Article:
This strain of nude mouse was developed in the 1980s through many crosses and backcrosses and remains to be an inbred model. Balb/c mice do not have a thymus and therefore cannot produce T-cells and are considered immunodeficient. Balb/c mice are often used for their easy breeding and similar weights (low-variation) of males and females. They are also used for monoclonal antibody production.
This mouse model lacks functioning T and B cells but do have functioning NK cells which limits engraftment. These mice are sensitive to irradiation and have functioning macrophages, dendritic cells and complement activity. Some cancer cell lines show improved engraftment over nude models in Balb/SCID mice.
The homozygous SCID mutation results in impaired T cell and B cell lymphocyte development. The NOD characteristic results in impaired natural killer cell function. NOD/SCID mice also lack macrophage and dendritic cell activity as well as reduced complement activity. These mice have a non-obese diabetic and insulitis background and low cytokine production. NOD/SCID mice exhibit a 36-week median survival due to the development of thymic lymphomas, which limits their use to short-term experiments.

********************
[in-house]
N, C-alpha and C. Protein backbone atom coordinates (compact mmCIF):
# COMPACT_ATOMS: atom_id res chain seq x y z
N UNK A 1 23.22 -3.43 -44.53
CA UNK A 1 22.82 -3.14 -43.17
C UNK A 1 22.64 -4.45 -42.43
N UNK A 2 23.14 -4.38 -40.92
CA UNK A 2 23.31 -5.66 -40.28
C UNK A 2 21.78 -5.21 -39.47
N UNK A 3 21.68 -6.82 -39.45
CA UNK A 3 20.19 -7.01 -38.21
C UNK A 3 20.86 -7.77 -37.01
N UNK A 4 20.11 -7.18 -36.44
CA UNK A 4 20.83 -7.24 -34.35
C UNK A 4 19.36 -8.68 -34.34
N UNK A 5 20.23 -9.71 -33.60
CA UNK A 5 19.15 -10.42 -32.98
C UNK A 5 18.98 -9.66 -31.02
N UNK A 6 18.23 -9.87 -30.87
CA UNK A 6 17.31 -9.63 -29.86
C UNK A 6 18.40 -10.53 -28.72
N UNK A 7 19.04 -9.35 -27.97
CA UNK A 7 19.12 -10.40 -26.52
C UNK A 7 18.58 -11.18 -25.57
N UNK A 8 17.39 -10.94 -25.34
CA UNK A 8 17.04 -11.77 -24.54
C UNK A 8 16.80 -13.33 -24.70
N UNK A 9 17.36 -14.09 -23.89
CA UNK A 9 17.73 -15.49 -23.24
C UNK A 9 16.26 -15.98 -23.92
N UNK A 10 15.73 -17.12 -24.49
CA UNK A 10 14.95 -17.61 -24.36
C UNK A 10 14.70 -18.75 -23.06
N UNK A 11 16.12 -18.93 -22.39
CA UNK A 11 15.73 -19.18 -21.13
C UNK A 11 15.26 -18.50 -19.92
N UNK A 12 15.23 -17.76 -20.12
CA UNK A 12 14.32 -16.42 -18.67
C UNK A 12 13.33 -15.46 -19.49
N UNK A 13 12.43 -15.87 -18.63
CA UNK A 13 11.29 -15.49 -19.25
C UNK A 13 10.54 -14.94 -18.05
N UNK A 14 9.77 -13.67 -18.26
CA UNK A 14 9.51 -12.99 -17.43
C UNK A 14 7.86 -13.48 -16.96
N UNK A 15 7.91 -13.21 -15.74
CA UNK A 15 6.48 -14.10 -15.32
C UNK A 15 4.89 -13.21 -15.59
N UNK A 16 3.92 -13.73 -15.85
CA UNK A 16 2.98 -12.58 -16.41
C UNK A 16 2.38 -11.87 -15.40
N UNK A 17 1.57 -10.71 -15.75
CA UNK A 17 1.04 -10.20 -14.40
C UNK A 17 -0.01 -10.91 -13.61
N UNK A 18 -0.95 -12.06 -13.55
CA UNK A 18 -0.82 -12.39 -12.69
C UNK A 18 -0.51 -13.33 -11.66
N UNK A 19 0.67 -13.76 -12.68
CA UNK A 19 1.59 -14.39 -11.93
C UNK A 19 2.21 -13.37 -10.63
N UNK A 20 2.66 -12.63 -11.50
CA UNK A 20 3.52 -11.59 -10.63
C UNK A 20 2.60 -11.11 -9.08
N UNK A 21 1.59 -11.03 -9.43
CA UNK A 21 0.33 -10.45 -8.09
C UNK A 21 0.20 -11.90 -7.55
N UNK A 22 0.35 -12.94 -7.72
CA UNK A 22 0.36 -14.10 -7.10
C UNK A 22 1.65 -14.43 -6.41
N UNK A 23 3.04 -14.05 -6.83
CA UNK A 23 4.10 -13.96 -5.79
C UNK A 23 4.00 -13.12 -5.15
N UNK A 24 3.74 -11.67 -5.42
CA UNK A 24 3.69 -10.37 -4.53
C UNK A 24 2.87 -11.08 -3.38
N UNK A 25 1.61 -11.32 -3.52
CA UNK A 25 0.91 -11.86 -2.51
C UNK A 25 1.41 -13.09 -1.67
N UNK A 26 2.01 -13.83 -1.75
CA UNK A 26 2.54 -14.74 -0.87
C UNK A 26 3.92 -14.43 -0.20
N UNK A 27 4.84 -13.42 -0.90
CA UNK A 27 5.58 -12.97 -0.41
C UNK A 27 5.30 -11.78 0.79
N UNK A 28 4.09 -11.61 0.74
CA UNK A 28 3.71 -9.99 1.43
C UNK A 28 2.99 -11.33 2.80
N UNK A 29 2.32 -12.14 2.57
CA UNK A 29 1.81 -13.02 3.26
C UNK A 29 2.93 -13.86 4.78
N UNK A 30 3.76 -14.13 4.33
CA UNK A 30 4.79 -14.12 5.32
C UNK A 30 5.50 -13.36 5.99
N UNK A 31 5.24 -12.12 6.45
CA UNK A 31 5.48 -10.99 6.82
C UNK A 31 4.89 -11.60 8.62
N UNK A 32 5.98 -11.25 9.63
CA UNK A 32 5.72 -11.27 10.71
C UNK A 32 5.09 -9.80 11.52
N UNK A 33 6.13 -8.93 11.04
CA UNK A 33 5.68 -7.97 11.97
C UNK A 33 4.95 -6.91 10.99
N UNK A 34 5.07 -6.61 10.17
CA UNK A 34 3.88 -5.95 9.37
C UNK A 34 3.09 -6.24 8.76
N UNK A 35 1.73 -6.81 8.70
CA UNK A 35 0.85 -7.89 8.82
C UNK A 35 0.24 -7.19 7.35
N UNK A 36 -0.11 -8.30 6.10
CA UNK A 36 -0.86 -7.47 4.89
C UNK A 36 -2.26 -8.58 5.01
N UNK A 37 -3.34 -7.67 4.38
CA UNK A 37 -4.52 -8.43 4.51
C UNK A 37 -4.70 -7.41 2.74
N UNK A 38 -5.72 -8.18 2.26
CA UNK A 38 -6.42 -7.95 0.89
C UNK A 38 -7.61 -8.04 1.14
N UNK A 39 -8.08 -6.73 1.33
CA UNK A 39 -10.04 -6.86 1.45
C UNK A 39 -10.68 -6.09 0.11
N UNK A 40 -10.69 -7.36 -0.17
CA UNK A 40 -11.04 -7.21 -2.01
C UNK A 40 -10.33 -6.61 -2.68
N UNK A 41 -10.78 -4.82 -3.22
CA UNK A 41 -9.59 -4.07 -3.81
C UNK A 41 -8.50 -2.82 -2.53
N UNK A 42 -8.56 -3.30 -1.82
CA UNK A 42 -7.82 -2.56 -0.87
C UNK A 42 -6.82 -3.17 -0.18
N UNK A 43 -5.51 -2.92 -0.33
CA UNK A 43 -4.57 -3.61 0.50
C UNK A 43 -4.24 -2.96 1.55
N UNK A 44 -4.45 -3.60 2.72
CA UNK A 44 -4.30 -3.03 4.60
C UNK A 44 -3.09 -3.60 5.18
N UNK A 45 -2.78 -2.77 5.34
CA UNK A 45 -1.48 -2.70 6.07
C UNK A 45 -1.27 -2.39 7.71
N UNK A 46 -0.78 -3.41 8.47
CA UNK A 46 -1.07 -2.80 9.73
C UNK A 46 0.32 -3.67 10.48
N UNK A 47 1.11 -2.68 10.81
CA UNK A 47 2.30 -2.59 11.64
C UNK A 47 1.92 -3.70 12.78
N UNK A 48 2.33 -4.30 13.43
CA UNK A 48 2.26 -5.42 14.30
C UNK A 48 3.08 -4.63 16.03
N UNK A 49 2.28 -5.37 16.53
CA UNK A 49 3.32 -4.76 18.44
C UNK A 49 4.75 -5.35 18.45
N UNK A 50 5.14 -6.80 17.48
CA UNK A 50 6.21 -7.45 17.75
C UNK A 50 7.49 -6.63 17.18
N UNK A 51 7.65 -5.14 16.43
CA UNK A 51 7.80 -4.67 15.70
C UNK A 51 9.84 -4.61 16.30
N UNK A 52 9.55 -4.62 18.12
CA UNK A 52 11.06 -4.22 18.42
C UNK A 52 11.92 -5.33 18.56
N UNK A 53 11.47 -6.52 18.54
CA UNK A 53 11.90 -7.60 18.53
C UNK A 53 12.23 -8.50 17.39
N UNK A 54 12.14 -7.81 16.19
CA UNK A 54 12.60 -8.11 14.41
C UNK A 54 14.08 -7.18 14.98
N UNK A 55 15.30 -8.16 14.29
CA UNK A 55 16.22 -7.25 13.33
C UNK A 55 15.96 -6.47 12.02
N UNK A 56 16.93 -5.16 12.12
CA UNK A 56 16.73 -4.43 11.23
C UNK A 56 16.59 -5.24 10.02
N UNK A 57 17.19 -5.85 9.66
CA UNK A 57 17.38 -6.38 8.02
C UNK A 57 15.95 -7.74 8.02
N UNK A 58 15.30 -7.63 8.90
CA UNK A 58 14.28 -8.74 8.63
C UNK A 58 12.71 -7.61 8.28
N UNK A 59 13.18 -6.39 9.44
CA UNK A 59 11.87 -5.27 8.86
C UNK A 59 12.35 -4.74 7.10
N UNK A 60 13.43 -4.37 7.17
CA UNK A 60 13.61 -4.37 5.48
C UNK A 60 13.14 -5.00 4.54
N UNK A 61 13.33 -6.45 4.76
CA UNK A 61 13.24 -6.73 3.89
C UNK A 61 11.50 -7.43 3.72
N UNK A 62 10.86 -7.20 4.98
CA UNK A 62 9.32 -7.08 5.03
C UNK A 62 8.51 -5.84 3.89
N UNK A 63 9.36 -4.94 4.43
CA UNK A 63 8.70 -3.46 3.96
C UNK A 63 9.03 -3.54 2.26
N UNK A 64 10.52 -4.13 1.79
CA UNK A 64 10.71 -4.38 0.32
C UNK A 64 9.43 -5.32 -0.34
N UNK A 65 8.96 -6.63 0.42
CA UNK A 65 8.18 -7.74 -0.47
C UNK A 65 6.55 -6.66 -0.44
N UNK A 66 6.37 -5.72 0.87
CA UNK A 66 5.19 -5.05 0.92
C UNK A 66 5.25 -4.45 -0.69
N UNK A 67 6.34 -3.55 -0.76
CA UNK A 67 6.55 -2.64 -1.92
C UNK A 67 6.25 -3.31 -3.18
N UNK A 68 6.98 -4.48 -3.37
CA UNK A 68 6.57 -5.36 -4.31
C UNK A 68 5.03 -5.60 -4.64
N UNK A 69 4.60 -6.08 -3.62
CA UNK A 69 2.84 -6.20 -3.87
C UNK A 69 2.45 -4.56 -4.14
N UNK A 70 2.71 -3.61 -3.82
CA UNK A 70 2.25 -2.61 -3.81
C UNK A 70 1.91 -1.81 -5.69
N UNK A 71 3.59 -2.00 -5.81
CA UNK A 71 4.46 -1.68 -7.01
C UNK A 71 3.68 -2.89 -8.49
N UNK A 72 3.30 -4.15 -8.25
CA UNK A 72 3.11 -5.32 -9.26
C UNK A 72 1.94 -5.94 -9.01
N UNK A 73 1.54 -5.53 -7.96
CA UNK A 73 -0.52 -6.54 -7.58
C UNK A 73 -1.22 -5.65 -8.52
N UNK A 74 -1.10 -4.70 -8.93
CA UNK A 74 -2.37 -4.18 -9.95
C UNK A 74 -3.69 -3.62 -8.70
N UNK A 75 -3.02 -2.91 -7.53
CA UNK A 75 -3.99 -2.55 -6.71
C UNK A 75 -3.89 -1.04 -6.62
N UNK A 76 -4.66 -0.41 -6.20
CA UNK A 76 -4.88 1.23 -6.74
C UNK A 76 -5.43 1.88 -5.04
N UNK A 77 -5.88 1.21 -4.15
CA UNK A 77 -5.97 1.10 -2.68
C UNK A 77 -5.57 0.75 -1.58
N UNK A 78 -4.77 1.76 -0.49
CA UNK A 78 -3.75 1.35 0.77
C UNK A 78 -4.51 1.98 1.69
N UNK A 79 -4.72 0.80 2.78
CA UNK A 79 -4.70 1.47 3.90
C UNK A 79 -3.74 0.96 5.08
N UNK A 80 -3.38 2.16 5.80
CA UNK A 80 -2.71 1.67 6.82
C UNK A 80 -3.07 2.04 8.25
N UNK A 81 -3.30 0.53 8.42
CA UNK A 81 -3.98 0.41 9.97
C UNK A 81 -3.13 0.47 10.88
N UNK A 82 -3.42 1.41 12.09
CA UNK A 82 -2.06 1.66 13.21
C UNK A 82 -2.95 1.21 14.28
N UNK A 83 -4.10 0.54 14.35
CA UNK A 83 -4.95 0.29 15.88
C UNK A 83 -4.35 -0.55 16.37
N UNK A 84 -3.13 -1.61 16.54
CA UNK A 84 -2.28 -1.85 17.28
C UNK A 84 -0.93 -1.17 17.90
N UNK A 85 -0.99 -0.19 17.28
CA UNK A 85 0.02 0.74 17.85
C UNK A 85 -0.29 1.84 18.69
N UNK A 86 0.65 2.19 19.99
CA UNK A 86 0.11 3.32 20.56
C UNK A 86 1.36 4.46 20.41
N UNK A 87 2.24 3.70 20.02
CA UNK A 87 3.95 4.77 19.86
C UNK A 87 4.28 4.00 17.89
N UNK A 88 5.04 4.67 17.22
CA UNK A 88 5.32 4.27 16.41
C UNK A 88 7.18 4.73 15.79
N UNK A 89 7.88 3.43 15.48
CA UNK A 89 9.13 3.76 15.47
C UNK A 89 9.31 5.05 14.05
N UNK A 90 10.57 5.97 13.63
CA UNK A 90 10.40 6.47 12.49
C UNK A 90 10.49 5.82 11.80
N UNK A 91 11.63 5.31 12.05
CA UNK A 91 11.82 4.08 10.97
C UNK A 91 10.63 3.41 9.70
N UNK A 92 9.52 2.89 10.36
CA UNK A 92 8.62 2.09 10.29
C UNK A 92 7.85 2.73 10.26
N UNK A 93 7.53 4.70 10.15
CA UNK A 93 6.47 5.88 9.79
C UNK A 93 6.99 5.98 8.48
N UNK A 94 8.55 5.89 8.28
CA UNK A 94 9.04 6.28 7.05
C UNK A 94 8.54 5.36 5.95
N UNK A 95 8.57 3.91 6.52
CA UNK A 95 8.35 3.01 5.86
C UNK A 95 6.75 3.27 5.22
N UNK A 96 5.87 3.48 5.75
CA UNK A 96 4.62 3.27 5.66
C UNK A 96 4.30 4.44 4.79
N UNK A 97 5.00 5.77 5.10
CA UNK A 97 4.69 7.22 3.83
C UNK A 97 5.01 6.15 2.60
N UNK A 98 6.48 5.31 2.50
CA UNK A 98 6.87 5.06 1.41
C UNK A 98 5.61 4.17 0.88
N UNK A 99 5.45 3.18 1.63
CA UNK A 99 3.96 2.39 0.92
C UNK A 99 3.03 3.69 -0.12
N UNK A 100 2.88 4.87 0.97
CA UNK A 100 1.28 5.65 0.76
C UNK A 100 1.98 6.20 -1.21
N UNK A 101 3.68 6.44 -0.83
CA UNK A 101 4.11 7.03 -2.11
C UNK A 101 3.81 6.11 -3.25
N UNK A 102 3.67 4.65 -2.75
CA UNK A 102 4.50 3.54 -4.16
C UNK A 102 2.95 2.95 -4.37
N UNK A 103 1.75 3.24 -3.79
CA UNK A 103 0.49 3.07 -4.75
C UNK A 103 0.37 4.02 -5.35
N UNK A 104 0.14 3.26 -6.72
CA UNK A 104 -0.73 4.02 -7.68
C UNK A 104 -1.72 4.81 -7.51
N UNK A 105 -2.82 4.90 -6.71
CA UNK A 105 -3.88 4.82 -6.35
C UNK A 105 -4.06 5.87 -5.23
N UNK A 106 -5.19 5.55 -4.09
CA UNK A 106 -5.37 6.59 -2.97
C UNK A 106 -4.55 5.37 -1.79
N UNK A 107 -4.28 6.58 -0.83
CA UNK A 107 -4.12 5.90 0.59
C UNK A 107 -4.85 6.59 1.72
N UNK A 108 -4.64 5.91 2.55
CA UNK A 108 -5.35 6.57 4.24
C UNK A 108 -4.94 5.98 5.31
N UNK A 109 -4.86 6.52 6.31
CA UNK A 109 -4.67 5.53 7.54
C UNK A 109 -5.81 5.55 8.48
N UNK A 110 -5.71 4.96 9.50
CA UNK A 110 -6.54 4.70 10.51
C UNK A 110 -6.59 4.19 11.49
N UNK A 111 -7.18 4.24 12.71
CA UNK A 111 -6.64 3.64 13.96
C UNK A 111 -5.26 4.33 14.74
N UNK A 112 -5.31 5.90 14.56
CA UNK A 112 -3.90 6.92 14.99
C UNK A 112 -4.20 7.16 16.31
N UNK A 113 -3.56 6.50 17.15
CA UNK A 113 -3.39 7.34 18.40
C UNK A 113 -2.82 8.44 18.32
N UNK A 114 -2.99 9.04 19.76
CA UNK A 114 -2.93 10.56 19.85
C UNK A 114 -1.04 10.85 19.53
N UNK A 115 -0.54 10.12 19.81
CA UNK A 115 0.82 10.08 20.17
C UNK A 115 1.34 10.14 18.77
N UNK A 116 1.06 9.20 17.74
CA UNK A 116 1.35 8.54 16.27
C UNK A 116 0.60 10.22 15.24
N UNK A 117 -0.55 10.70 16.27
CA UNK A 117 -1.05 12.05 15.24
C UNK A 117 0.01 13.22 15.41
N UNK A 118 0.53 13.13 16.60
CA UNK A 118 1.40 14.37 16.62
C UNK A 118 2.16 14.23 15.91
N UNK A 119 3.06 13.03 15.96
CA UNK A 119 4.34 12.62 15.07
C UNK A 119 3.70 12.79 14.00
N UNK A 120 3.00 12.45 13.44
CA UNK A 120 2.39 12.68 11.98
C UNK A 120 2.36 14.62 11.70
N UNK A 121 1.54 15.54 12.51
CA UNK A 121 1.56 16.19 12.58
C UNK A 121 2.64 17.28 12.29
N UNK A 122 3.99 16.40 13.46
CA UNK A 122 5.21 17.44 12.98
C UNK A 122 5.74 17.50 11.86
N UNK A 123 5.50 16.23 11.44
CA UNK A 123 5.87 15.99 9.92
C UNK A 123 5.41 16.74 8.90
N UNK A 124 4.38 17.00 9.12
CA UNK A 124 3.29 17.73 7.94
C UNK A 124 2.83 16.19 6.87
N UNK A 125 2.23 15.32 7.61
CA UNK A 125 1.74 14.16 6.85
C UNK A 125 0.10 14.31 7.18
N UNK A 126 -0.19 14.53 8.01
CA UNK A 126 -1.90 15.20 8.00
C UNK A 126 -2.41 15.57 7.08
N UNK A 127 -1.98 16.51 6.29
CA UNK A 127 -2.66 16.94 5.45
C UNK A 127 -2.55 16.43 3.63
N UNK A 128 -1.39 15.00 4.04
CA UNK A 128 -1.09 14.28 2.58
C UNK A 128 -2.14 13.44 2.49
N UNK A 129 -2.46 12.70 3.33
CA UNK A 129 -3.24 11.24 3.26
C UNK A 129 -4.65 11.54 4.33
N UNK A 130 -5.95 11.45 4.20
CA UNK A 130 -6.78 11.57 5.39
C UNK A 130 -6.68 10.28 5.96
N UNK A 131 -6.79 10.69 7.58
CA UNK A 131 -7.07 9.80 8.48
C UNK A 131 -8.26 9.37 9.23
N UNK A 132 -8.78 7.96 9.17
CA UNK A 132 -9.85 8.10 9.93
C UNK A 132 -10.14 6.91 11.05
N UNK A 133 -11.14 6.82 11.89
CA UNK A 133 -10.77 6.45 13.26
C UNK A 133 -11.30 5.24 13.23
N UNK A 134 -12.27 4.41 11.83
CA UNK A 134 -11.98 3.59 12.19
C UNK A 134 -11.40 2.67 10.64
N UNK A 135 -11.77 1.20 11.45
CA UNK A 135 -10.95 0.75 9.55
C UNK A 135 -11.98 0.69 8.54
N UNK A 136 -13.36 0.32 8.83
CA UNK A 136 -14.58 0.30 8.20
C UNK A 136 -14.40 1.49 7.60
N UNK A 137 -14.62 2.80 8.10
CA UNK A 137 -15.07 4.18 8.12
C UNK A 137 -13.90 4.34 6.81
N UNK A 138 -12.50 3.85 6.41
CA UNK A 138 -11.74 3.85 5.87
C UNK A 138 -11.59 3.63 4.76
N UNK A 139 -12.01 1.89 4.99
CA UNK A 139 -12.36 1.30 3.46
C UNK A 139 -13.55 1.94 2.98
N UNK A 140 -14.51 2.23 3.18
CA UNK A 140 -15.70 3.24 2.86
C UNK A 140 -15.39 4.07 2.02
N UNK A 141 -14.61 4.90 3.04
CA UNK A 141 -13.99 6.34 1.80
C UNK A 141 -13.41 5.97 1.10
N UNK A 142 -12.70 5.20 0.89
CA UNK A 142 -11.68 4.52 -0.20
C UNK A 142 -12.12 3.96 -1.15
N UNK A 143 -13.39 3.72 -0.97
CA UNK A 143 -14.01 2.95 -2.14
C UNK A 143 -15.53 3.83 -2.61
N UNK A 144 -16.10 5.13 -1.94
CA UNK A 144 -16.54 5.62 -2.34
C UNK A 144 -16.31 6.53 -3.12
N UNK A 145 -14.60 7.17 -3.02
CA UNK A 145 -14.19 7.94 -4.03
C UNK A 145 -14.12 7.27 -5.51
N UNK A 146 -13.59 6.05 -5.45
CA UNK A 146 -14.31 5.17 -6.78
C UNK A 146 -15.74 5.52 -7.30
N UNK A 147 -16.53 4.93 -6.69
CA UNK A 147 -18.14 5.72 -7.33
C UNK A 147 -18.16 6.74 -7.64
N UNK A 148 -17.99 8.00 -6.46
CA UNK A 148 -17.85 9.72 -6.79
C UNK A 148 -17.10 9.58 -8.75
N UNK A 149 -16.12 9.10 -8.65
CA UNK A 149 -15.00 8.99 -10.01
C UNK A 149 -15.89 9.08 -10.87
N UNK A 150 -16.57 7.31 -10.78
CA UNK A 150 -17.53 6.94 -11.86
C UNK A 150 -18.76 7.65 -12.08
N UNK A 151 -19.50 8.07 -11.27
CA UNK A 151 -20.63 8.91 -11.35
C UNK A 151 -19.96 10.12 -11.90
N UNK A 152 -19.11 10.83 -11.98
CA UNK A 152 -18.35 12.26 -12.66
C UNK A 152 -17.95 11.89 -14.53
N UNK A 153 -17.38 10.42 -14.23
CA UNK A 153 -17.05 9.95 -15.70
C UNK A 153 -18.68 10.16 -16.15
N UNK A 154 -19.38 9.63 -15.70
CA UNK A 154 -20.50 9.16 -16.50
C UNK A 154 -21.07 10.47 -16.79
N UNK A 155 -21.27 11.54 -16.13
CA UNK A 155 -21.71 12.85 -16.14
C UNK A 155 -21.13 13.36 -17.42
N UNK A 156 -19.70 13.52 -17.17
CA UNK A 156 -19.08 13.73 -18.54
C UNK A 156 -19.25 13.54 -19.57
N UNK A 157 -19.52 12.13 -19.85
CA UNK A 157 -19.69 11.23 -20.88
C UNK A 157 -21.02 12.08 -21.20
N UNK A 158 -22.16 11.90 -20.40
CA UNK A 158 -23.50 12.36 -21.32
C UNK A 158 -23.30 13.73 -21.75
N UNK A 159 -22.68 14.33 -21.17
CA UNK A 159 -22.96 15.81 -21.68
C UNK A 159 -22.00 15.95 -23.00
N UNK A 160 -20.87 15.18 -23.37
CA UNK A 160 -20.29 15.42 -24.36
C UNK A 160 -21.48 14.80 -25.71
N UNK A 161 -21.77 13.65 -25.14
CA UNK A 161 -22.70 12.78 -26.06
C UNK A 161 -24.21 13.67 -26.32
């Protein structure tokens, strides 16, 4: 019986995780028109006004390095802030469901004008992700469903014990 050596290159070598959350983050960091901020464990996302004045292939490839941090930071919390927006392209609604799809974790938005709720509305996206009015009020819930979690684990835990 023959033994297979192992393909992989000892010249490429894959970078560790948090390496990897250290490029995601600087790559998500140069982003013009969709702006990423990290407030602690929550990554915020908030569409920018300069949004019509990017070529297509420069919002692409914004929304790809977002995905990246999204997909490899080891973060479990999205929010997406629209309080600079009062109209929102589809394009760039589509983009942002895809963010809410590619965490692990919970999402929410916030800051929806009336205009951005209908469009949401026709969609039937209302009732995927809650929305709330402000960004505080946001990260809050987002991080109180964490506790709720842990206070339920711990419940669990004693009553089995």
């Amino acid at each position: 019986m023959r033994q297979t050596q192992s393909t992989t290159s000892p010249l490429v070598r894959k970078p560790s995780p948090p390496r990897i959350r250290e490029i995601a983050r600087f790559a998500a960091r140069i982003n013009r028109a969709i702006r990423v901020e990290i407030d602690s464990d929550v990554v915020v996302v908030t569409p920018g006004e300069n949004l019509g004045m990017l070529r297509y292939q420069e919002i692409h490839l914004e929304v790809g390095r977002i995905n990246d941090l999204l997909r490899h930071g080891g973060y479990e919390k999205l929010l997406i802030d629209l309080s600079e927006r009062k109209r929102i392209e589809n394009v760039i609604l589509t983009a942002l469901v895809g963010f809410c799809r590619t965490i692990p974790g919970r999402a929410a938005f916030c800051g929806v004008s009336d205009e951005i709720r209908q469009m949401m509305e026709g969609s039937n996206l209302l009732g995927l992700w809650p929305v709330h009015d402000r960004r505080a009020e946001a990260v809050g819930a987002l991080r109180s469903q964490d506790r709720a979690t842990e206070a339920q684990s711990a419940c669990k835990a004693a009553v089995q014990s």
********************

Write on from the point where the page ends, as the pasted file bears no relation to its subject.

These mice originate from the National Institute of Health (NIH). Originally thought to be BALB/C congenic mice, once it was discovered that these mice were outbred they were determined to be of their own strain. These mice do not have a thymus, or T-cells, and are nude immunodeficient models.
This laboratory mouse strain was the 2nd mammalian species to ever have its genome published in entirety. They originate from the Bussey Institute for Research in Applied Biology in 1921. These mice are often selected for easy breeding and availability of congenic strains. These mice are particularly sensitive to odors, noise, pain, cold, alcohol and morphine addiction.
CB17 mice are of a congenic strain that carry the immunoglobulin heavy chain allele (Igh-1b) from a C57BL/Ka on a BALB/c background. They are an ideal control for the CB17/SCID immunodeficient mouse model
Also known as NOD scid gamma, these mice are deficient in NK, T and B cells as well as multiple cytokine pathways. They also have reduced dendritic cell function and defective macrophage activity and lack a complement system. They are one of the most immunodeficient models available and unlike NOD/SCID mice, NSG mice do not develop thymic lymphomas and can be used for long-term experiments.
These mice originate from the 1974 Gustave Roussy Institute (Villejuif, France) Swiss stock. They are T cell deficient, nude and albino.
All laboratory studies are performed by experienced personnel in a GLP-compliant and IACUC-regulated facility in Austin, Texas. Please contact us at email@example.com, or call 512-433-6177 to discuss xenograft study details.